• glucosamine a naturally occurring Amino Monosaccharide inhibits a549 and h446 cell proliferation by blocking g1 s transition
    Molecular Medicine Reports, 2013
    Co-Authors: Yinghua Ju, Aiming Yu, Didi Wu, Hongkai Zhang

    Abstract:

    : Uncontrolled proliferation is important in tumorigenesis. In the present study, the effects of glucosamine on lung cancer cell proliferation were investigated. The expression of cyclin E, one of the key cyclins in the G1/S transition, and Skp2, the ubiquitin ligase subunit that targets the negative cell cycle regulator, p27Kip1, were also assessed. Moreover, the underlying mechanisms of action of glucosamine were investigated in lung cancer cells. A549 and H446 cells were synchronized using thymidine in the presence or absence of glucosamine. The effect of glucosamine on lung cancer cell proliferation was determined by MTT assay. Cyclin E and p27Kip1 proteins and their phosphorylation levels were detected by western blot analysis. Furthermore, the effect of glucosamine on the cell cycle was evaluated by flow cytometry. Glucosamine was found to inhibit lung cancer cell proliferation and to suppress Skp2 and cyclin E expression. Notably, the phosphorylation levels of cyclin E (Thr62) and p27Kip1 (Thr187) were downregulated by glucosamine, and negatively correlated with degradation. Glucosamine was also found to arrest lung cancer cells in the G1/S phase. Thus, glucosamine may inhibit lung cancer cell proliferation by blocking G1/S transition through the inhibition of cyclin E and Skp2 protein expression.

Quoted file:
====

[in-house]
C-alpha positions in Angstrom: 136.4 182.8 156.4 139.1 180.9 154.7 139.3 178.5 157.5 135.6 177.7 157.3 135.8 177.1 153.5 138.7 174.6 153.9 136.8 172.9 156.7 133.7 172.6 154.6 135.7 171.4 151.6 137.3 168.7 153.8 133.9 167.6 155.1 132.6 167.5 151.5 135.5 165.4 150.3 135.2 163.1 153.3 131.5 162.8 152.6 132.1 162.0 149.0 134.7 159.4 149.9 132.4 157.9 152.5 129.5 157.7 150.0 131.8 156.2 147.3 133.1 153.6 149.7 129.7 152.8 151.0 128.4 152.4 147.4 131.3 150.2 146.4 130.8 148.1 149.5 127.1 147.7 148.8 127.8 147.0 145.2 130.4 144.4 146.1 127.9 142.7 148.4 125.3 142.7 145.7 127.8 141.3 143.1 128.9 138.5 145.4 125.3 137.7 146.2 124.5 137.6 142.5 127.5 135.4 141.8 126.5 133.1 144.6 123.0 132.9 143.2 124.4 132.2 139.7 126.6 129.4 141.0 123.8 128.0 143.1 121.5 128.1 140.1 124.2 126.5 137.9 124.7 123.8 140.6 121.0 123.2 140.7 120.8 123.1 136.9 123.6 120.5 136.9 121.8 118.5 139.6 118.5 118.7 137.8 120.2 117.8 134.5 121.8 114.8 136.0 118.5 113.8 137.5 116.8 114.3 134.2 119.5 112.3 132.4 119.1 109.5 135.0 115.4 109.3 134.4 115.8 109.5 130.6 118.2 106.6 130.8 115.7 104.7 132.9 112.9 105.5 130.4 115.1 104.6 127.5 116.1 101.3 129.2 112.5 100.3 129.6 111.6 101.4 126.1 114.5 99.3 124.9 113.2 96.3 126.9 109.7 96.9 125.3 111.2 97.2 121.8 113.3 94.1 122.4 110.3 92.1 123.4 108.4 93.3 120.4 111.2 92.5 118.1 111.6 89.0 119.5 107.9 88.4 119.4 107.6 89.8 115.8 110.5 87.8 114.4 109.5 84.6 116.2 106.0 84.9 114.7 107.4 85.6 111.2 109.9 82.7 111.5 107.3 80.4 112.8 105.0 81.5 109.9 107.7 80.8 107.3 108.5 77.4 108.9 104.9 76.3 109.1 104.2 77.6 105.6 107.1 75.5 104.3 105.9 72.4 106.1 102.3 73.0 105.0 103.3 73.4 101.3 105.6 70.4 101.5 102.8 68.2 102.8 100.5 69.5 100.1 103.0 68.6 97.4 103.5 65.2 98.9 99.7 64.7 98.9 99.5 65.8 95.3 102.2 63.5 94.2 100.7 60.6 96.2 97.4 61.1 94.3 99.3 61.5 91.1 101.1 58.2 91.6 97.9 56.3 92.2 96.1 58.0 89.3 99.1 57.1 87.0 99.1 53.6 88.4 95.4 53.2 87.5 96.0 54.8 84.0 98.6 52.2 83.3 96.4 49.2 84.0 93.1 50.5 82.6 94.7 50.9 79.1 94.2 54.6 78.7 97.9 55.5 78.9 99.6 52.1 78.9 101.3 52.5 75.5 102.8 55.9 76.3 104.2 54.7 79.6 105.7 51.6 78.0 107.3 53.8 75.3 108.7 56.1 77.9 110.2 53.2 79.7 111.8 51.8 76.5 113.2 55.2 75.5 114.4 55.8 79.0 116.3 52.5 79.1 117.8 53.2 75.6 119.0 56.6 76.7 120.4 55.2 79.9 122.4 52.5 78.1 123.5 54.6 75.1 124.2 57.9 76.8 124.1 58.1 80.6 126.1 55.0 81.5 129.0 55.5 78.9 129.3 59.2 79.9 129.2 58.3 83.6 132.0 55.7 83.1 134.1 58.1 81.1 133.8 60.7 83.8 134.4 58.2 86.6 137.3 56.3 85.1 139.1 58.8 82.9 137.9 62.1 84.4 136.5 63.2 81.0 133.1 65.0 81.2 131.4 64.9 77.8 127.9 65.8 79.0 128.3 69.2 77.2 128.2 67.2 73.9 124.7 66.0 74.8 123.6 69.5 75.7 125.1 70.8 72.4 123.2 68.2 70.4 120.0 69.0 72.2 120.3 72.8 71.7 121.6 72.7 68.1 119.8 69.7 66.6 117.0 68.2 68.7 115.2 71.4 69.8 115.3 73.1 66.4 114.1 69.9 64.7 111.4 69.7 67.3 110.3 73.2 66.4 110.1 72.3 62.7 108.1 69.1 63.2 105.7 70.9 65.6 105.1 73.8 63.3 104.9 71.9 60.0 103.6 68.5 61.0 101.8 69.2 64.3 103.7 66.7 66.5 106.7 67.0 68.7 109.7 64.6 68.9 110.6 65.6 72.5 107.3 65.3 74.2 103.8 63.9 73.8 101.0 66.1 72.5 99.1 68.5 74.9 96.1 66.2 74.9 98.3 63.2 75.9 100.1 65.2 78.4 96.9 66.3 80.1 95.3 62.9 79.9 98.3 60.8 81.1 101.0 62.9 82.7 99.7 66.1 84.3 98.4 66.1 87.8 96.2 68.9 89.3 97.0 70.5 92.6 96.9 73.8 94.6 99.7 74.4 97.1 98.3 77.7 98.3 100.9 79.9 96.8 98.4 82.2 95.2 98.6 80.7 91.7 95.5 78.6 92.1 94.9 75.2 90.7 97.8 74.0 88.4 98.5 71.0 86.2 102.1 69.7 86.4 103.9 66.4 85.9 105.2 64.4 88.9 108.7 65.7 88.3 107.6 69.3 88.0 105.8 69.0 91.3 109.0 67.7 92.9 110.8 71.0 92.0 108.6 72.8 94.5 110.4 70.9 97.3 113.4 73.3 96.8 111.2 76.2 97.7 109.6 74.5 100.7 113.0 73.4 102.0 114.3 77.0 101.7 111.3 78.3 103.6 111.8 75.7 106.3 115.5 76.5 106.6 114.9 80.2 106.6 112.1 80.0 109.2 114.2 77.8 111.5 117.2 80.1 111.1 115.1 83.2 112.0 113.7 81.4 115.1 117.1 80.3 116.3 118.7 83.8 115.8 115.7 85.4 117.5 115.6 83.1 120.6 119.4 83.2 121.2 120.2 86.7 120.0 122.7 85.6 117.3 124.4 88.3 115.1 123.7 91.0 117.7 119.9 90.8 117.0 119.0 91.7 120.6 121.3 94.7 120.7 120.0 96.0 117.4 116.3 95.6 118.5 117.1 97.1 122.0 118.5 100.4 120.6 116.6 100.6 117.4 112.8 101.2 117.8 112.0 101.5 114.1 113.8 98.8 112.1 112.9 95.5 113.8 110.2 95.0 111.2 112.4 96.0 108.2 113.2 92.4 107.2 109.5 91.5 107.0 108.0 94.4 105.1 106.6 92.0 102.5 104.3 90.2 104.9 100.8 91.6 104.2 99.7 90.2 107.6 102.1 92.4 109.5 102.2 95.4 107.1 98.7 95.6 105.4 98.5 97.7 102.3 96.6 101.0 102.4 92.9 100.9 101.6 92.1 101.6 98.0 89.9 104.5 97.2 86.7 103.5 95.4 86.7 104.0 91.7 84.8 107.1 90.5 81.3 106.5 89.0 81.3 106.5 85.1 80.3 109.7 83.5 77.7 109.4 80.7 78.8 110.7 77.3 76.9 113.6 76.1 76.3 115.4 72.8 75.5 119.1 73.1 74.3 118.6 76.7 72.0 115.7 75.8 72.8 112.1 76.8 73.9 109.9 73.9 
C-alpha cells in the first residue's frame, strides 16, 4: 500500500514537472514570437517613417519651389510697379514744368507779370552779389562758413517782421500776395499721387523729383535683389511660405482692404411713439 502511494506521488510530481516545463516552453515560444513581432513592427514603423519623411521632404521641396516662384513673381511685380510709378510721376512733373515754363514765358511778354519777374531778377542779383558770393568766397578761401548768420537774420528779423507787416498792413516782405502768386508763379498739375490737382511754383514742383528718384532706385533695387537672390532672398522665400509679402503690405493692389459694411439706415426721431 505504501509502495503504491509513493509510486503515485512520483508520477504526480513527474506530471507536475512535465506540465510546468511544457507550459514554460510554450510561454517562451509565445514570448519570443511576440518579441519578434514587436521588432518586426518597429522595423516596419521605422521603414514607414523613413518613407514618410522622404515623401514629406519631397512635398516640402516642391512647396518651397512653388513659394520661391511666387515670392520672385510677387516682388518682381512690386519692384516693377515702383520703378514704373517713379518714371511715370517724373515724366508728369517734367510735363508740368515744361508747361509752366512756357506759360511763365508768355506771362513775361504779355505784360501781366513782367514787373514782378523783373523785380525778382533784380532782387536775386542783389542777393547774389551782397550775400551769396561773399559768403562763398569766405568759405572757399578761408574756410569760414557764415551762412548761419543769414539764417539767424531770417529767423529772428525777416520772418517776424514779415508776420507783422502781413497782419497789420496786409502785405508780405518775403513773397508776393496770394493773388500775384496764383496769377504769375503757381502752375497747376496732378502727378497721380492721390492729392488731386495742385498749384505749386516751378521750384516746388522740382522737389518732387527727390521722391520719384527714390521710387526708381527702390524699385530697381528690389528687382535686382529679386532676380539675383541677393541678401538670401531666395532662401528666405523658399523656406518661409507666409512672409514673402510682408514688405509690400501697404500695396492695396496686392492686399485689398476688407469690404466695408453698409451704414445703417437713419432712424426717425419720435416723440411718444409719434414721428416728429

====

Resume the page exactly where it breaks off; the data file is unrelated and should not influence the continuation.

• Glucosamine, a naturally occurring Amino Monosaccharide, inhibits A549 and H446 cell proliferation by blocking G1/S transition